What is diarrhea?

Diarrhea is characterized as loose or runny stools that happen an abnormally high number of times throughout the day. Diarrhea can be linked to autoimmune diseases like Crohn’s or functional bowel disorders like irritable bowel syndrome, but is more often a sign of food intolerance (lactose is common), viral infection, food poisoning or other infectious diseases of varying severity. Diarrhea can be a serious problem in that it may cause dehydration and loss of nutrients. In people with chronic diarrhea, nutrient deficiency can be a serious issue.

What are the home remedies for diarrhea?

Many home remedies have been suggested for the treatment of diarrhea; however, few of them have been well studied. Three that have been studied and appear to be effective are:

What is the treatment for diarrhea in infants and children?

Most acute diarrhea in infants and young children is due to viral gastroenteritis and is usually short-lived. Antibiotics are not routinely prescribed for viral gastroenteritis. However, fever, vomiting, and loose stools can be symptoms of other childhood infections such as otitis media (infection of the middle ear), pneumonia, bladder infection, sepsis (bacterial infection in the blood) and meningitis. These illnesses may require early antibiotic treatment.

Infants with acute diarrhea also can quickly become severely dehydrated and therefore need early rehydration. For these reasons, sick infants with diarrhea should be evaluated by their pediatricians to identify and treat underlying infections as well as to provide instructions on the proper use of oral rehydration products.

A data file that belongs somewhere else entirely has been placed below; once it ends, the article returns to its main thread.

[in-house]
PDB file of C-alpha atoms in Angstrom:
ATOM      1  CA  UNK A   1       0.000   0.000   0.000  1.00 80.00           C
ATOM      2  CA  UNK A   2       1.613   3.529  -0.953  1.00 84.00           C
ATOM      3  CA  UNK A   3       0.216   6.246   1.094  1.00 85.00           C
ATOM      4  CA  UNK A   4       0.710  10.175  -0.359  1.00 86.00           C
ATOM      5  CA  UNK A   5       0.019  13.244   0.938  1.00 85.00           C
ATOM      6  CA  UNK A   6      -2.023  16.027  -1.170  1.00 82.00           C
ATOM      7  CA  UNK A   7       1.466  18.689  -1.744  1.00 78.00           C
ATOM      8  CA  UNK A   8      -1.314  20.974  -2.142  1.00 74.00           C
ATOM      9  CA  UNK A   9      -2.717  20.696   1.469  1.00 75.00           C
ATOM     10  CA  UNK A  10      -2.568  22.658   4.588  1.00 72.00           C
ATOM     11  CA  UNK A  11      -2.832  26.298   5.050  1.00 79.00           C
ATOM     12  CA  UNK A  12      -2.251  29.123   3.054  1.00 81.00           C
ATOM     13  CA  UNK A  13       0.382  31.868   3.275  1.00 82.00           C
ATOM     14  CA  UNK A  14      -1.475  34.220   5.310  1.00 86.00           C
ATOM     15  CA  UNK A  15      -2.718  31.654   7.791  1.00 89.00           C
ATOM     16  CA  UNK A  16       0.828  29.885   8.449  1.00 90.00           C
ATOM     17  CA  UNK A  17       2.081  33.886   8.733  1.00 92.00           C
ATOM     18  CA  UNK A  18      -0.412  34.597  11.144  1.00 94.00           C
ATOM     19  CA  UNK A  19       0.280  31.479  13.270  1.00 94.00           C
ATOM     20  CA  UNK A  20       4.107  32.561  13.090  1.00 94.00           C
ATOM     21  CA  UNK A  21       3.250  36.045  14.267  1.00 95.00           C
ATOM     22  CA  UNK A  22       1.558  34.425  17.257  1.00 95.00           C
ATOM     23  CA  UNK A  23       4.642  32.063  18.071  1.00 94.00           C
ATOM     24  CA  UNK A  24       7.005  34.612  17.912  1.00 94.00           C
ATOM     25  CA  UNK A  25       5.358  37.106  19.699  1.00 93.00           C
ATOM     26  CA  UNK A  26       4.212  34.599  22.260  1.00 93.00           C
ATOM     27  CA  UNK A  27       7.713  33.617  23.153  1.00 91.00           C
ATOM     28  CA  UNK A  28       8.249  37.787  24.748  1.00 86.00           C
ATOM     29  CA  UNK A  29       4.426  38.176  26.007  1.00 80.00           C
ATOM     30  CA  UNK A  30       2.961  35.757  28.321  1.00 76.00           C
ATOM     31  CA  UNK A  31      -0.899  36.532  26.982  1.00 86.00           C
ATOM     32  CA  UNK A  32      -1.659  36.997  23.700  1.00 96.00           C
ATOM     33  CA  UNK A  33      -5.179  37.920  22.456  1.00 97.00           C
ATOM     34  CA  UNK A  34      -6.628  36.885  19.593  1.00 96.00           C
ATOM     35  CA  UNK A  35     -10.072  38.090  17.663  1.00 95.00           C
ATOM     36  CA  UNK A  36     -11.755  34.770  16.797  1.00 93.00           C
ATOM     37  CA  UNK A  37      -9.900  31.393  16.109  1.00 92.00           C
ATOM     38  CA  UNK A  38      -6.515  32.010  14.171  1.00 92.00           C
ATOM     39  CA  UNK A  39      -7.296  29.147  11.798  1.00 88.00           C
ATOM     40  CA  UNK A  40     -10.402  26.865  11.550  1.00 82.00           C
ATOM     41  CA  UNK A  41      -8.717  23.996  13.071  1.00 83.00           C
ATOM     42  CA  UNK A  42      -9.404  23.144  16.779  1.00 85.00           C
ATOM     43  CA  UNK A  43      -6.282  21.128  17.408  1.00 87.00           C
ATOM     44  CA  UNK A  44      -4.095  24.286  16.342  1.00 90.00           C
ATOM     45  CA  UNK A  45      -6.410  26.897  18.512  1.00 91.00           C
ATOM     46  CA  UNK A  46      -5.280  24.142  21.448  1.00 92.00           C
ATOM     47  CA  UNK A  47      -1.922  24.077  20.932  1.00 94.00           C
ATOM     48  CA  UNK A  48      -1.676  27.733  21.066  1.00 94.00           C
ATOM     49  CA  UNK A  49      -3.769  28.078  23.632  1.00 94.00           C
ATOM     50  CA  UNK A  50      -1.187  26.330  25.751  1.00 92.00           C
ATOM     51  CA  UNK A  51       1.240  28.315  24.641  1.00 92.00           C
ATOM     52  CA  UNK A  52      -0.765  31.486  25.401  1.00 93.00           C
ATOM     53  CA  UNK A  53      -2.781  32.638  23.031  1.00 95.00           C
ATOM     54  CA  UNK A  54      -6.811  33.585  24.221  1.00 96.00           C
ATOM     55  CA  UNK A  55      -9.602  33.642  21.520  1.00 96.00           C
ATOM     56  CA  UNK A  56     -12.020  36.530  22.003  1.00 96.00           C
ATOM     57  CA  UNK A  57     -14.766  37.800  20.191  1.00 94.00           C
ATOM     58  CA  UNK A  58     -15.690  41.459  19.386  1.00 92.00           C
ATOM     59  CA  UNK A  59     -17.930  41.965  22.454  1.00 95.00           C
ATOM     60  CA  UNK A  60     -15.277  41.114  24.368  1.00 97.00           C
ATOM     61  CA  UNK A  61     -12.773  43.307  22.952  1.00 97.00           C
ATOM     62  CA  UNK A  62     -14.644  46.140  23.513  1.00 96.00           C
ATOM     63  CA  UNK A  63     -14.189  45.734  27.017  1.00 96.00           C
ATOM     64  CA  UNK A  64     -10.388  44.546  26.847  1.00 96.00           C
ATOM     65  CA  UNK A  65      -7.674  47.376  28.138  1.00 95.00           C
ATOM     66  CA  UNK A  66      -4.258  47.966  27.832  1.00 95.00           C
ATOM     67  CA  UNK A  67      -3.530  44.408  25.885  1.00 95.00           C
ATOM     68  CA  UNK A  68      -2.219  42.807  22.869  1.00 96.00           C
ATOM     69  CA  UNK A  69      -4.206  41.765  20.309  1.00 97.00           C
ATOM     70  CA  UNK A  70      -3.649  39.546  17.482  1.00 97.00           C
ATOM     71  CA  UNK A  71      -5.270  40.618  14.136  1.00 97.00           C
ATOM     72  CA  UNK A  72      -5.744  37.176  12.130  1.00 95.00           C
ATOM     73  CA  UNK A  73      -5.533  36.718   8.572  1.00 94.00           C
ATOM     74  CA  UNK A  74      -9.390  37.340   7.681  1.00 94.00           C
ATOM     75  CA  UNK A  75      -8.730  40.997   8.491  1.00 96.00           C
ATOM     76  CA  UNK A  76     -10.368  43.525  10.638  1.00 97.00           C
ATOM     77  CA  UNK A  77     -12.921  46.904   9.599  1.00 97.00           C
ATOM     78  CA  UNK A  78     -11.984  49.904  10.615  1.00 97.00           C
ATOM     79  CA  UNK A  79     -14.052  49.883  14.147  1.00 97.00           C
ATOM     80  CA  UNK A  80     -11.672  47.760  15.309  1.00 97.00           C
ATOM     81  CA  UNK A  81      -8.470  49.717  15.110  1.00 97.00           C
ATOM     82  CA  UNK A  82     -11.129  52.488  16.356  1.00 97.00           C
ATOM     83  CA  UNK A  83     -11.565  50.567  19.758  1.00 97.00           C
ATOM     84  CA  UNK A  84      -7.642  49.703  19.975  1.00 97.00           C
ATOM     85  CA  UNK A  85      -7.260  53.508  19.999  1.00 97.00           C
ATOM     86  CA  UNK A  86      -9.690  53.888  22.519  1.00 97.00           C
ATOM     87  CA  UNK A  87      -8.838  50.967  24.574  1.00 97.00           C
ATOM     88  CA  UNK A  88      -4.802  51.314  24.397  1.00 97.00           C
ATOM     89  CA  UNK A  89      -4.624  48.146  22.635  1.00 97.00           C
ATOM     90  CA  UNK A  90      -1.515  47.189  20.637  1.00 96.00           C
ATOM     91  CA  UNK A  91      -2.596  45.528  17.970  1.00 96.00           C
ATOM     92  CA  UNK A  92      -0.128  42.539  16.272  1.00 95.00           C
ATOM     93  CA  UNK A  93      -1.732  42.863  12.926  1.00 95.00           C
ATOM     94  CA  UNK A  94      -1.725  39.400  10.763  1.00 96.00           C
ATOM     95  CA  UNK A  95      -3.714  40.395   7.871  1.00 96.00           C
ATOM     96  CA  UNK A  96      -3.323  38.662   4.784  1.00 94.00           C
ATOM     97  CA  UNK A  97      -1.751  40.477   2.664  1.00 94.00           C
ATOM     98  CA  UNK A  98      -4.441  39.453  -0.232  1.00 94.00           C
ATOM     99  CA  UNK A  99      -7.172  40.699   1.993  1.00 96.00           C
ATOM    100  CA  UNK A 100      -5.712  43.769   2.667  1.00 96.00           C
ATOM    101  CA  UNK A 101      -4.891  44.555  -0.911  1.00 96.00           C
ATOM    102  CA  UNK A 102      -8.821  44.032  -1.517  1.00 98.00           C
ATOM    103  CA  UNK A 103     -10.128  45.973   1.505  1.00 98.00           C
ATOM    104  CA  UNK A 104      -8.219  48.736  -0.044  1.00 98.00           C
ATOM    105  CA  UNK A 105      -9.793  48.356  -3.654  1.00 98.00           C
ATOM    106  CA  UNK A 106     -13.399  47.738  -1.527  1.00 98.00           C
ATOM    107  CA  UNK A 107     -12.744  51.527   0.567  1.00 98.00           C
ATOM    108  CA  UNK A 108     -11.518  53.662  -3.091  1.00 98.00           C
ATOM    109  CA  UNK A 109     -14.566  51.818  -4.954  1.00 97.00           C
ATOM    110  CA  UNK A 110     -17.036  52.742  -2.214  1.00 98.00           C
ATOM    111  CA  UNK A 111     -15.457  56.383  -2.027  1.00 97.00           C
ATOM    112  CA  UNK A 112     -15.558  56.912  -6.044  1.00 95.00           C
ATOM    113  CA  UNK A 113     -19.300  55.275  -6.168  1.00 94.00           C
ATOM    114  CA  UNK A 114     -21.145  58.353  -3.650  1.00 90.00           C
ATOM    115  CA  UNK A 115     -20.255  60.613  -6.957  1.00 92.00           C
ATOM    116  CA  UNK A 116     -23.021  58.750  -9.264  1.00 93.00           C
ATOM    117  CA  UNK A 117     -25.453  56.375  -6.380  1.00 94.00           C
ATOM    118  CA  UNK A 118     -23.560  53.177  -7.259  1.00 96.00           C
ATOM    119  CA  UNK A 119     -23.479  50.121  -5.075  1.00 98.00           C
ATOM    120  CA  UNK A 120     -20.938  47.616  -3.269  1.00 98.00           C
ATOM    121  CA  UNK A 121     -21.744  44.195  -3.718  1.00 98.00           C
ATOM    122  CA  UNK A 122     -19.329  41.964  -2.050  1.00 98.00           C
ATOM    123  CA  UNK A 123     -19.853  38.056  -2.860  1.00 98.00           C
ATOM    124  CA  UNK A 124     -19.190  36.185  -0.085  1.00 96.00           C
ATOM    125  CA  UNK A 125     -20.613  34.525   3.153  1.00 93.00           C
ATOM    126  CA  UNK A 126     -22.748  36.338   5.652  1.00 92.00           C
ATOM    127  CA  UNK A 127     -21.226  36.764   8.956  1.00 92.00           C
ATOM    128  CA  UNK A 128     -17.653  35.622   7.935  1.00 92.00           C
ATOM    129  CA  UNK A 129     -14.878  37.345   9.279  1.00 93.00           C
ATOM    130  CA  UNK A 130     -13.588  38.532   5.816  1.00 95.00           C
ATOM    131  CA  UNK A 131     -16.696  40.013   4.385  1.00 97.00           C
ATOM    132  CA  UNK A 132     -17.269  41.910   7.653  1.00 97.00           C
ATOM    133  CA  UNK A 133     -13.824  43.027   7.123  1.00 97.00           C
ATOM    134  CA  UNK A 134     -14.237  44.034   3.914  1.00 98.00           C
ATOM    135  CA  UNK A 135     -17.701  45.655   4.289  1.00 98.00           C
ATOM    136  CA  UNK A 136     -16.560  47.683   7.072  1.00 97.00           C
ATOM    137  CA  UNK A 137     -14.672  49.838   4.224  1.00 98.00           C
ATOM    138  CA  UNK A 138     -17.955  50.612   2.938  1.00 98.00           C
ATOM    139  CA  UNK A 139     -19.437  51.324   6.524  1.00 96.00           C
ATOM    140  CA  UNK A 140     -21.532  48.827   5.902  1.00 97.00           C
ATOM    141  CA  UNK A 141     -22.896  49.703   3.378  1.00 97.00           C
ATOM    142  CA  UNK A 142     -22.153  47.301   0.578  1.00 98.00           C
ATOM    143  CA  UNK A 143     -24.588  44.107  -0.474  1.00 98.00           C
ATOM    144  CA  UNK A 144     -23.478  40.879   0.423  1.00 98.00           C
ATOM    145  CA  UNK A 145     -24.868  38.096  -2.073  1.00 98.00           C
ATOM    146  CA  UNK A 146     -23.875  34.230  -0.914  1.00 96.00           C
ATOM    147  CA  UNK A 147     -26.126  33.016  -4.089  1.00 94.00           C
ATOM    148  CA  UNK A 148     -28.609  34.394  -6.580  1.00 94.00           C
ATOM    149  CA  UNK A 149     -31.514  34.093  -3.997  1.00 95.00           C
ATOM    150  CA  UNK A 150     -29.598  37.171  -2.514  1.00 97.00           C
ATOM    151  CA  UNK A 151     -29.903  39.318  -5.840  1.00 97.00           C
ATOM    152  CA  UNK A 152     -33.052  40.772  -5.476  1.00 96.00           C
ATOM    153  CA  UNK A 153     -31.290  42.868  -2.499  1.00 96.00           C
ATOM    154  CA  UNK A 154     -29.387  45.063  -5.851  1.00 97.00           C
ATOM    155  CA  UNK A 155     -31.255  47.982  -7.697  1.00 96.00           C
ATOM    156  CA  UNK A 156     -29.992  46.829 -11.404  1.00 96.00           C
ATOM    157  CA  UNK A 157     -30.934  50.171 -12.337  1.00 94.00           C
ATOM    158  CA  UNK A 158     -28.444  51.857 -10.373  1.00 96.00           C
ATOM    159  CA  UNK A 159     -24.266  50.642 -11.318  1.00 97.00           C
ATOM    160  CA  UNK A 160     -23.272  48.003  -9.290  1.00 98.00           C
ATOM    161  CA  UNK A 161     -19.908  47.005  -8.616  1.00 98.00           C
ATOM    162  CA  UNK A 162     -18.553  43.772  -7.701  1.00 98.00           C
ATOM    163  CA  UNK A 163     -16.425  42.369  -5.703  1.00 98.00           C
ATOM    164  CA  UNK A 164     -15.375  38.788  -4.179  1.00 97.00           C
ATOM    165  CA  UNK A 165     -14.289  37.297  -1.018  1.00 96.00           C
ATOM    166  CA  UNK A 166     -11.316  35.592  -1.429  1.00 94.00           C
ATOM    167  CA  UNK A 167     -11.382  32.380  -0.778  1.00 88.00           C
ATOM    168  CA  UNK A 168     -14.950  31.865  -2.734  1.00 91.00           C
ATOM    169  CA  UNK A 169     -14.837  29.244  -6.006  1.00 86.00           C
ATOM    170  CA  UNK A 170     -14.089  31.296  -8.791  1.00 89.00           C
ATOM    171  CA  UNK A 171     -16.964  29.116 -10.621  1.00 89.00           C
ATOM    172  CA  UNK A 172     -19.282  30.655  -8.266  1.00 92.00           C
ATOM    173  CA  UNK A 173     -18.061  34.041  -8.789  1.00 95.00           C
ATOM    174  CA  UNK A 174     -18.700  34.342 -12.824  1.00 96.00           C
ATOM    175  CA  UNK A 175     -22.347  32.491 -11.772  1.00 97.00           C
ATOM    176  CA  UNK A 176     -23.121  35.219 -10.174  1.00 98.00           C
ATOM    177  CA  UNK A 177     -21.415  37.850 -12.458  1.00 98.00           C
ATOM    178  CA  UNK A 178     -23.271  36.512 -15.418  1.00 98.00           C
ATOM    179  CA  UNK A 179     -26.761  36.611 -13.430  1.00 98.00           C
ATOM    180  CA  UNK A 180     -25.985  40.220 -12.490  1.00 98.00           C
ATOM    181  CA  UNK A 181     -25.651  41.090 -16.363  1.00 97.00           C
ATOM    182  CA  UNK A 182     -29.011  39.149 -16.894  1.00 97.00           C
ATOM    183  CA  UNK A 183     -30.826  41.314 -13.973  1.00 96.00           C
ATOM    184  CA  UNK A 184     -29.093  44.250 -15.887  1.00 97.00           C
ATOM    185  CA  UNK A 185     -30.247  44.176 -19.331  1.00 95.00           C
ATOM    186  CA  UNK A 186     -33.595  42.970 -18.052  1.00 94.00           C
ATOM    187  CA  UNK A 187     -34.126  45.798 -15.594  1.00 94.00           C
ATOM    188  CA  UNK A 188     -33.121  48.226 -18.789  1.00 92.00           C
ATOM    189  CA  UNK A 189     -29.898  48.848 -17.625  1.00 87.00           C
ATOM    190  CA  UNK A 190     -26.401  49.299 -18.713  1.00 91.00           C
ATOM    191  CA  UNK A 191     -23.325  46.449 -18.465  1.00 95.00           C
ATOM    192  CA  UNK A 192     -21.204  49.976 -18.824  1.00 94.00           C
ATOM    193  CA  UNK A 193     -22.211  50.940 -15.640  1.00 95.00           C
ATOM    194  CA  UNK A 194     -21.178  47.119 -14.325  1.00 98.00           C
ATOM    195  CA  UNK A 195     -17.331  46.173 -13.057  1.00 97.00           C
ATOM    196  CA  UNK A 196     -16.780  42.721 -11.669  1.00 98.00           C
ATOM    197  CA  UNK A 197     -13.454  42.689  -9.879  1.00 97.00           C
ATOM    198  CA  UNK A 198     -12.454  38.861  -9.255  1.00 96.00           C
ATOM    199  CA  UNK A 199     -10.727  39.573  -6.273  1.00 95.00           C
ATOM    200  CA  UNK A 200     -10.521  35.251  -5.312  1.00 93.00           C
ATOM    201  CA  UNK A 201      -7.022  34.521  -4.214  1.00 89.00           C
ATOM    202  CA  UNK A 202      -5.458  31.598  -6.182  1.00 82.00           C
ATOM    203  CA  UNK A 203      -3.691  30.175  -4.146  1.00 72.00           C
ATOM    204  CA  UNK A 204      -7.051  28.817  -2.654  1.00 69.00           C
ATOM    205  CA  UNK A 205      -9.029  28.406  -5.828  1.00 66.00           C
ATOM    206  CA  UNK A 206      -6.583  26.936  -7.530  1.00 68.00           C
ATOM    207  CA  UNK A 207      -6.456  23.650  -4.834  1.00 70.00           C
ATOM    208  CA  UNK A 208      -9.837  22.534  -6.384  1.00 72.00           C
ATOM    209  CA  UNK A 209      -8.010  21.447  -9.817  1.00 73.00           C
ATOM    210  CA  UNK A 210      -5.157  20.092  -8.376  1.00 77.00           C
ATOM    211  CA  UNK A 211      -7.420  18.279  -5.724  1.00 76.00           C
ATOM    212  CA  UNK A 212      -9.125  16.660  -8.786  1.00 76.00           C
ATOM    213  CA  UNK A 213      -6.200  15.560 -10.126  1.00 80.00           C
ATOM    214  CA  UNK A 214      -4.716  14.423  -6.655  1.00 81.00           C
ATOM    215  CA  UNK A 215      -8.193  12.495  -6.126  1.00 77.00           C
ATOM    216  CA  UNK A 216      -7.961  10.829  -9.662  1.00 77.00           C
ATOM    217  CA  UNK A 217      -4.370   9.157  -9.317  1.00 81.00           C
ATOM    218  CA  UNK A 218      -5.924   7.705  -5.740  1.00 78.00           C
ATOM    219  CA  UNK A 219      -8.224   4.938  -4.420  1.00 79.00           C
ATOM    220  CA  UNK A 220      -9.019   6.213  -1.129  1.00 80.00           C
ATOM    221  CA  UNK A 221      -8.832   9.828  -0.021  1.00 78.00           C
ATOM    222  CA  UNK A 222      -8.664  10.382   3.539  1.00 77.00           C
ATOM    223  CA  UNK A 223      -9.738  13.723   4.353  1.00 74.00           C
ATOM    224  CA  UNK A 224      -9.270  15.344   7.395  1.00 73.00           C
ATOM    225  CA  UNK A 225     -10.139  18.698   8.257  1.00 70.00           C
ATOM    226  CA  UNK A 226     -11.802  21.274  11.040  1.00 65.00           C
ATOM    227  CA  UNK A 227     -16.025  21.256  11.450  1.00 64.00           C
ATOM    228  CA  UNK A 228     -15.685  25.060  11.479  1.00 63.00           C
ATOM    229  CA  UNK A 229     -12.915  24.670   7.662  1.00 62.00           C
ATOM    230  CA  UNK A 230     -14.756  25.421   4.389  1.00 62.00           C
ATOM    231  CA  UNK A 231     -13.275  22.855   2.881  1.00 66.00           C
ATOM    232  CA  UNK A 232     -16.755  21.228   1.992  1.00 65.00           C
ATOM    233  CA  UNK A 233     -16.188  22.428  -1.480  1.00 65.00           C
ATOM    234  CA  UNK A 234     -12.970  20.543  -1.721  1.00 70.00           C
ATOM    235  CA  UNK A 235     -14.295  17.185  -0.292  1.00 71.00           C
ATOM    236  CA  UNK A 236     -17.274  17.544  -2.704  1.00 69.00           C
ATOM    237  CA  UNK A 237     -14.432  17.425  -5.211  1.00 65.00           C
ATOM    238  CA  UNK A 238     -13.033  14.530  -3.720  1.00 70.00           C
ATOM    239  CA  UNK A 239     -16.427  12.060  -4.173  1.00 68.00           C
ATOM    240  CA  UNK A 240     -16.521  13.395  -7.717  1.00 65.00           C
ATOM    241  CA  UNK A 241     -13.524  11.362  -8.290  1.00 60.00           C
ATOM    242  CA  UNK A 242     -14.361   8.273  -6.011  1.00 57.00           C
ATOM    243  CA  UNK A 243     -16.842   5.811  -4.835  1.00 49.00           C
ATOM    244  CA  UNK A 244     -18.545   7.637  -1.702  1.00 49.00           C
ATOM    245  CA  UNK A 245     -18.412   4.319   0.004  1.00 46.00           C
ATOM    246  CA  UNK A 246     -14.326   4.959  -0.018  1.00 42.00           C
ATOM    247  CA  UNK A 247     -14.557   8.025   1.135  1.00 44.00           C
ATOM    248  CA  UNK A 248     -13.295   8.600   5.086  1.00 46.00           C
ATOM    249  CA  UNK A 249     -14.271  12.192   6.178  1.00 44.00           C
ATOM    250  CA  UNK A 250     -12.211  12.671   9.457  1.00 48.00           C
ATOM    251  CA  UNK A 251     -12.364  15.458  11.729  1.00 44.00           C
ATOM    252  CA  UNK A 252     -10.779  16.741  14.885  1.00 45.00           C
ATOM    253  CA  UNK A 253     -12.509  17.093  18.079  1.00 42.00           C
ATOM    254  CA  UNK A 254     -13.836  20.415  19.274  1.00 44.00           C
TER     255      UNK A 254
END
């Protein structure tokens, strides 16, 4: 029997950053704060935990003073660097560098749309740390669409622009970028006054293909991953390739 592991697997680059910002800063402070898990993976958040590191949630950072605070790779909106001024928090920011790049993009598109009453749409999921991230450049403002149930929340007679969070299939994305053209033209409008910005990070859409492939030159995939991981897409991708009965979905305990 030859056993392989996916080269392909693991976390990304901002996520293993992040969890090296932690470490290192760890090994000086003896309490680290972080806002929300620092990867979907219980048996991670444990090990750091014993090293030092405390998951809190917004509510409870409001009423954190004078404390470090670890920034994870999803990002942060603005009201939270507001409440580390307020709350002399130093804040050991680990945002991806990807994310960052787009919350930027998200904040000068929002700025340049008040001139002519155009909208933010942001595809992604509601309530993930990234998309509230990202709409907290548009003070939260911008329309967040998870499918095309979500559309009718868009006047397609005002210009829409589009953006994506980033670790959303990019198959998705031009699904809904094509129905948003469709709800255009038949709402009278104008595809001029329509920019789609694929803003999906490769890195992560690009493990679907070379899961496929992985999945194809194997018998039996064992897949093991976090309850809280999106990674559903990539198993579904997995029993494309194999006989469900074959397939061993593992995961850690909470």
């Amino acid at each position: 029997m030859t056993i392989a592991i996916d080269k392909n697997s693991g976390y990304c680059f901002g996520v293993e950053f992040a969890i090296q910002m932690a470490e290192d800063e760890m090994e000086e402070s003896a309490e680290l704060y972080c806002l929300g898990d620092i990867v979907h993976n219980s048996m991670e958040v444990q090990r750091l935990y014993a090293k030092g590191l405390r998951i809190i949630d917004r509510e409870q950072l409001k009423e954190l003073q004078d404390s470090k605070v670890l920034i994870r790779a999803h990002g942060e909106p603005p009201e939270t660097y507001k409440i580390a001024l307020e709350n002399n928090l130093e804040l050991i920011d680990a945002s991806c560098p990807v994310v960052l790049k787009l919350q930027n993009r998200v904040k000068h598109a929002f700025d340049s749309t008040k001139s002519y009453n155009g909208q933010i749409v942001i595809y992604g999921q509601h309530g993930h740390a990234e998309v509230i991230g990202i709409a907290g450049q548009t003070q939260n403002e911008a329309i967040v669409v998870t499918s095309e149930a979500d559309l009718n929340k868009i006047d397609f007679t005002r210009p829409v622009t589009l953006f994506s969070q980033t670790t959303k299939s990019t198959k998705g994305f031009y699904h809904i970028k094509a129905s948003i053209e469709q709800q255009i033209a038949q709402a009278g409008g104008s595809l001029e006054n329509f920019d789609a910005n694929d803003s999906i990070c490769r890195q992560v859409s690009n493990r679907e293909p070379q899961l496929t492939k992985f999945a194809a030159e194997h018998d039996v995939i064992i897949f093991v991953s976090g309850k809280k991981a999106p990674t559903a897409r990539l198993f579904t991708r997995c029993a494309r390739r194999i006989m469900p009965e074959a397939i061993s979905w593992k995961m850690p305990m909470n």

Infants with moderate to severe dehydration usually are treated with intravenous fluids in the hospital. The pediatrician may decide to treat infants who are mildly dehydrated due to viral gastroenteritis at home with oral rehydration solutions.

Infants that are breastfed or formula-fed should continue to receive breast milk during the rehydration phase of their illness if not prevented by vomiting. During, and for a short time after recovering from viral gastroenteritis, babies can be lactose intolerant due to a temporary deficiency of the enzyme, lactase (necessary to digest the lactose in milk) in the small intestine. Infants with lactose intolerance can develop worsening diarrhea and cramps when dairy products are introduced. Therefore, after rehydration with oral rehydration solutions, an undiluted lactose-free formula and diluted juices are recommended. Milk products can be gradually increased as the infant improves.

What is the treatment for diarrhea in adults?

During mild cases of diarrhea, diluted fruit juices, soft drinks containing sugar, sports drinks such as Gatorade and water can be used to prevent dehydration. Caffeine and lactose-containing dairy products should be temporarily avoided since they can aggravate diarrhea. If there is no nausea and vomiting, solid foods should be continued. Foods that usually are well tolerated during a diarrheal illness include rice, cereal, bananas, and potatoes.

Oral rehydration solutions can be used for moderately severe diarrhea that is accompanied by dehydration in children older than 10 years of age and in adults. Directions on the solution label usually state the amounts that are appropriate. After rehydration, older children and adults should resume solid food as soon as any nausea and vomiting subside. Solid food should begin with rice, cereal, bananas, potatoes, and lactose-free and low-fat products. The variety of foods can be expanded as the diarrhea subsides.